Between 2007 and 2014, the number of Americans who are unaffiliated to any religion or faith grew by 6.7 percent; the biggest jump of all religions. The number of Christians in American dropped from 78.4 percent to 70.6 percent. Many would argue it’s less about religion and more about faith. Many of those who are unaffiliated say they’ve lost faith in religion; however, remain deeply faithful in their belief of God. This also introduces an interesting quagmire when there’s a death in their family. Enter the funeral celebrant.
The numbers quoted above come from a newly released Pew Research Center study. Those who are unaffiliated now total 56 million. Those numbers are expected to grow, too. This means there is a growing number of people who want a proper Christian service for their loved ones, but are unsure of where to turn and what the etiquette is. Many haven’t attended religious services in years and say they’re uncomfortable around clergy and are unsure what of how to handle funeral preparations. Their uncertainty is grounded in fact: many traditional services are unwilling to help those who are not religious. This, for some, serves as their justification for being uncomfortable with traditional American religions. Still, when a loved one dies, they want to have a proper official oversee the funeral.
The Funeral Celebrant Option
For years – close to 40, actually – funeral celebrants have been the solution for ensuring the faithful are indeed given proper services. While it’s true that the reasons today have more to do with not being affiliated with a religion, forty years ago, the divorce rate was climbing, which, as we know, is not a popular option in the Catholic church, especially if it’s not been annulled. This meant many Catholics could not receive traditional Rites of Sacraments, including Baptism, Matrimony and Last Rites.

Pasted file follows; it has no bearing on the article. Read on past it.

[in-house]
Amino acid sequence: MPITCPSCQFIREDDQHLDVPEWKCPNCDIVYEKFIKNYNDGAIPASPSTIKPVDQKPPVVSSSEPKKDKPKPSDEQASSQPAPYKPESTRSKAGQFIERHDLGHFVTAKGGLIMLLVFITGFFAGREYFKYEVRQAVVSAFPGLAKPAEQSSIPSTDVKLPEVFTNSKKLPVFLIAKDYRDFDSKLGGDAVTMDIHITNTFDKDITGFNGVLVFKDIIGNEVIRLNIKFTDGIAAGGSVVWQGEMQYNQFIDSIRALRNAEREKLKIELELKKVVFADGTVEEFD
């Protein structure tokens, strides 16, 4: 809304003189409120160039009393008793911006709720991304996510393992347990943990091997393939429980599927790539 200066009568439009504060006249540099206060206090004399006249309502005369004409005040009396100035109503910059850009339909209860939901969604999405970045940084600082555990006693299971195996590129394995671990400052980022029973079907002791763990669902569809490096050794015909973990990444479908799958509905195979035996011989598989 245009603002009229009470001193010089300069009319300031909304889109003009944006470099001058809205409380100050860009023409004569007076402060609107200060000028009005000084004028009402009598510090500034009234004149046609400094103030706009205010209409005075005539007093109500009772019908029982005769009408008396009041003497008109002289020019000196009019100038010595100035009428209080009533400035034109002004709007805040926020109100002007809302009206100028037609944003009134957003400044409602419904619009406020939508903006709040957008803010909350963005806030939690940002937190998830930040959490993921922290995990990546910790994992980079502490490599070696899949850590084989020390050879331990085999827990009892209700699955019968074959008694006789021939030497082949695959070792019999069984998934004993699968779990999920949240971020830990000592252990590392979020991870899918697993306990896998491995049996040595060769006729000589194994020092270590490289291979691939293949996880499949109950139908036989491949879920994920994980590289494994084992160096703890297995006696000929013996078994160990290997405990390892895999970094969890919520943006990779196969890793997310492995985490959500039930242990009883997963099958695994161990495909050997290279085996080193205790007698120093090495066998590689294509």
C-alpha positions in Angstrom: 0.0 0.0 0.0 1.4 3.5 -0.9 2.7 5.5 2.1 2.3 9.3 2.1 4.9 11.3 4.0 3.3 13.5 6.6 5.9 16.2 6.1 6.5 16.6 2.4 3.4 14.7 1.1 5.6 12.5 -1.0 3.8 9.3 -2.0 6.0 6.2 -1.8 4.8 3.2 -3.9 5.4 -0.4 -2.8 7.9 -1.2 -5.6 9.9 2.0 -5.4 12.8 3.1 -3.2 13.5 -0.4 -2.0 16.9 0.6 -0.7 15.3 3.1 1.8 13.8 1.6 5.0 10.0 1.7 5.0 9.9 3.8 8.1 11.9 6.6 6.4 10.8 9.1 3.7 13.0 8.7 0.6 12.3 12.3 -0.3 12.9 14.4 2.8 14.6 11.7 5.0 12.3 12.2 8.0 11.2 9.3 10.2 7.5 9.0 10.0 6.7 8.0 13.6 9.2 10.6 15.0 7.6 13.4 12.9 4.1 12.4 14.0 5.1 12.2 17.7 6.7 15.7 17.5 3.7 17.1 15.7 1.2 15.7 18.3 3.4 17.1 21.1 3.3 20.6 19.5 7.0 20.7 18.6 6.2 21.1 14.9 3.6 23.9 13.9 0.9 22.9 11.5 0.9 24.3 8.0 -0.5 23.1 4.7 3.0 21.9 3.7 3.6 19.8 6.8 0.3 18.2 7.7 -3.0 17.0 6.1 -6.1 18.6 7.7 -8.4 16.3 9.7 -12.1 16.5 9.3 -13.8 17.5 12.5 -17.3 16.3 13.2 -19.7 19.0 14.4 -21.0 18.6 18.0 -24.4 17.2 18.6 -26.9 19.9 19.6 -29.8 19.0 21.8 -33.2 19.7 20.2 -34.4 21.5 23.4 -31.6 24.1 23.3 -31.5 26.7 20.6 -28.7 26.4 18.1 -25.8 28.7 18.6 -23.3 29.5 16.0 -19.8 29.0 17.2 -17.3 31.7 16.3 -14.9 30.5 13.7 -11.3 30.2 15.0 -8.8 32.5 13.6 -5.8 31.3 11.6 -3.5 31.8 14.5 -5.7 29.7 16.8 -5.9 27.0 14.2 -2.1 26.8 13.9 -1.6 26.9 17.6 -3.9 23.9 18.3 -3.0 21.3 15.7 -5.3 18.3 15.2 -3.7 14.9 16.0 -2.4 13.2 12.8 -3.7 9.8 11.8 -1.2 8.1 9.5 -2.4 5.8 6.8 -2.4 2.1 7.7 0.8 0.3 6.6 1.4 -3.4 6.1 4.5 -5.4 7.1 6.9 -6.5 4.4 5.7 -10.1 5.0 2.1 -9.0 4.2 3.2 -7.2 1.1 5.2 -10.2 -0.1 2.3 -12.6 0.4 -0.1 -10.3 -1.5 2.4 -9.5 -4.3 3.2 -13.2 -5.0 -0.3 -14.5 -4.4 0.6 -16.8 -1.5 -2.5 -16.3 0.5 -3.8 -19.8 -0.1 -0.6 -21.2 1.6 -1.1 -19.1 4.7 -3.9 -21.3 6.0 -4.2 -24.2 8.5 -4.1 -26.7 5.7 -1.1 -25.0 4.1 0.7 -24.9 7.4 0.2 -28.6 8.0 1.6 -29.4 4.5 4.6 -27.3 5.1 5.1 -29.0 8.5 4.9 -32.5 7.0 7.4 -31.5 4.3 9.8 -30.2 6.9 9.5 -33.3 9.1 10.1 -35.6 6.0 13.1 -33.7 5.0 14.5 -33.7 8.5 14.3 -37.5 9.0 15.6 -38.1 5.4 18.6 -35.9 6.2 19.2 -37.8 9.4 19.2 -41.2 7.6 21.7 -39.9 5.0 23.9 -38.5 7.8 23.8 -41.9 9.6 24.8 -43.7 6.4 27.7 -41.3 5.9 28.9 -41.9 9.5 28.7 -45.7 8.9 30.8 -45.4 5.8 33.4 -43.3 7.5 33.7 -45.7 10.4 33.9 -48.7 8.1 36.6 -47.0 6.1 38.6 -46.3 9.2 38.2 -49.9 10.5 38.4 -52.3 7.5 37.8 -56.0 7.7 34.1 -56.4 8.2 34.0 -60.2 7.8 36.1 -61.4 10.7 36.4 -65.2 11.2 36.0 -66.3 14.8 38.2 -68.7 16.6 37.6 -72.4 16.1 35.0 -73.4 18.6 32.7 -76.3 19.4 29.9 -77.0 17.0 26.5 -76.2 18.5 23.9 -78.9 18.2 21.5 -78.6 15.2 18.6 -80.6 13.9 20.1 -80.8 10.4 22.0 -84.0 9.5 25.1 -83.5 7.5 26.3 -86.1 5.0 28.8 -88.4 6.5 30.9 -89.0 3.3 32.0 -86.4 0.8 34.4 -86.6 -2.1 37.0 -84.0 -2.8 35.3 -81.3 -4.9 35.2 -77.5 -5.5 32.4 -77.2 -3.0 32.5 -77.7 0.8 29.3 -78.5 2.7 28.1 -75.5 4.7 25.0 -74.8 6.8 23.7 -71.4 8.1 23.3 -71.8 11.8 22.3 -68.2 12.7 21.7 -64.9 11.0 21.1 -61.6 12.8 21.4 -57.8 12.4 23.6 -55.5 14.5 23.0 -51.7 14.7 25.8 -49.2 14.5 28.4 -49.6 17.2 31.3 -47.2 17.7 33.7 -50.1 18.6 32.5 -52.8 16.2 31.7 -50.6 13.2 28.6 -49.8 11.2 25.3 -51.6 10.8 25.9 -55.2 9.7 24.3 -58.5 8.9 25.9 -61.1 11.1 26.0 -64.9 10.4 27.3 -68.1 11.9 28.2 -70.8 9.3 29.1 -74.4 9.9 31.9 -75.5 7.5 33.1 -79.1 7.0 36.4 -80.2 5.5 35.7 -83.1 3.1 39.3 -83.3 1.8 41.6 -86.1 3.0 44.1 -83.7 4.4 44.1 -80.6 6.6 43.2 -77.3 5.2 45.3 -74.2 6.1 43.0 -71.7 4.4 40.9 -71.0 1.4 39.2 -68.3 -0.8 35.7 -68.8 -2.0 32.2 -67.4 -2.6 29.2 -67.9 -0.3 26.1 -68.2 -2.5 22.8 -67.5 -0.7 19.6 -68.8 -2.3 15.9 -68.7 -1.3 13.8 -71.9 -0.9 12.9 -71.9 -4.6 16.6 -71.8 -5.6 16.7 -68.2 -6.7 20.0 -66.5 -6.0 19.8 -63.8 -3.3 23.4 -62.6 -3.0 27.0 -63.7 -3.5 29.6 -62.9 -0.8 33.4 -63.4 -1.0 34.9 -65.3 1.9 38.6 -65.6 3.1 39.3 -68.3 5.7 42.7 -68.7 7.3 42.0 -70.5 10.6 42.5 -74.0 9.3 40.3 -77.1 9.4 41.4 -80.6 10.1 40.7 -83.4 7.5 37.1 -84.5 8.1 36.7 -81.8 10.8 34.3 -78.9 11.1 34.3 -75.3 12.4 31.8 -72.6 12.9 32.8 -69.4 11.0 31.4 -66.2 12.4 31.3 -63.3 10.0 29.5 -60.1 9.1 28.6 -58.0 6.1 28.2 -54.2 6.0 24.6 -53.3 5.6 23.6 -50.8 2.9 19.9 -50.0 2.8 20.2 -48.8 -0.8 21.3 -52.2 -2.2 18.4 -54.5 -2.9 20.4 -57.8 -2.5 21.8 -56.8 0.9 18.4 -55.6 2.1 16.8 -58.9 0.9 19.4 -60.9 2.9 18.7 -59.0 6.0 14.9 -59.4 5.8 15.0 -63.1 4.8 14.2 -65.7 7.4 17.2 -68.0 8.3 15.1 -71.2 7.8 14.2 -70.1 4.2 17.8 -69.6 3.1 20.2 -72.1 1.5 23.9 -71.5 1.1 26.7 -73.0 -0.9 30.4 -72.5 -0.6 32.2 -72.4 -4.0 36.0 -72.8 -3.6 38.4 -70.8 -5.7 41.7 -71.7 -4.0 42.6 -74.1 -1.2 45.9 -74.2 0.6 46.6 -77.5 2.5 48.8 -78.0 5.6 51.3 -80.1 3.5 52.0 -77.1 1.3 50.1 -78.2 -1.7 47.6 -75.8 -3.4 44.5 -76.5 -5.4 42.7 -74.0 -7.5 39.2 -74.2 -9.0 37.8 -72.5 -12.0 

Funeral celebrants can offer a more personal memorial service that focuses on the life of the deceased; his faith, his happiness and his personality. It avoids the predictable “fill in the blanks” approach. A celebrant wants to ensure his efforts are memorable and something positive for loved ones to remember.
A Proper Service
So what defines a proper service? It might be the deceased’s favorite music, brief memorials from his loved ones, shared stories that will make attendants smile, even in their grief, and particular readings that are especially poignant. Remember, funeral services, as a whole, are for the living. It’s our way of knowing we are not alone in our grief; it’s our way of saying goodbye and it’s our way of coming together as we lay our loved one to rest. It’s about grieving together. And healing together.
Did Mom love gardenias? Did Dad adore that Billy Joel piano solo? These are the types of personal touches many funeral celebrants work to provide. The funeral celebrant will meet with the families and through their stories, get to know the deceased. They’ll discuss the service and what the family feels will be the best way to honor their loved one. Photos, the setting, music, prayer – all of the details that will define a personal, honorable and unique memorial and/or funeral.
Be sure to meet with the deceased loved one’s estate planning lawyer to ensure there are no details he may know that can help the family. Prepaid funeral policies, for example, are often included in an estate plan.
To learn more about estate planning, prepaid funeral policies and ensuring the wishes of your deceased loved one are met, contact The Zimmer Law Firm today.
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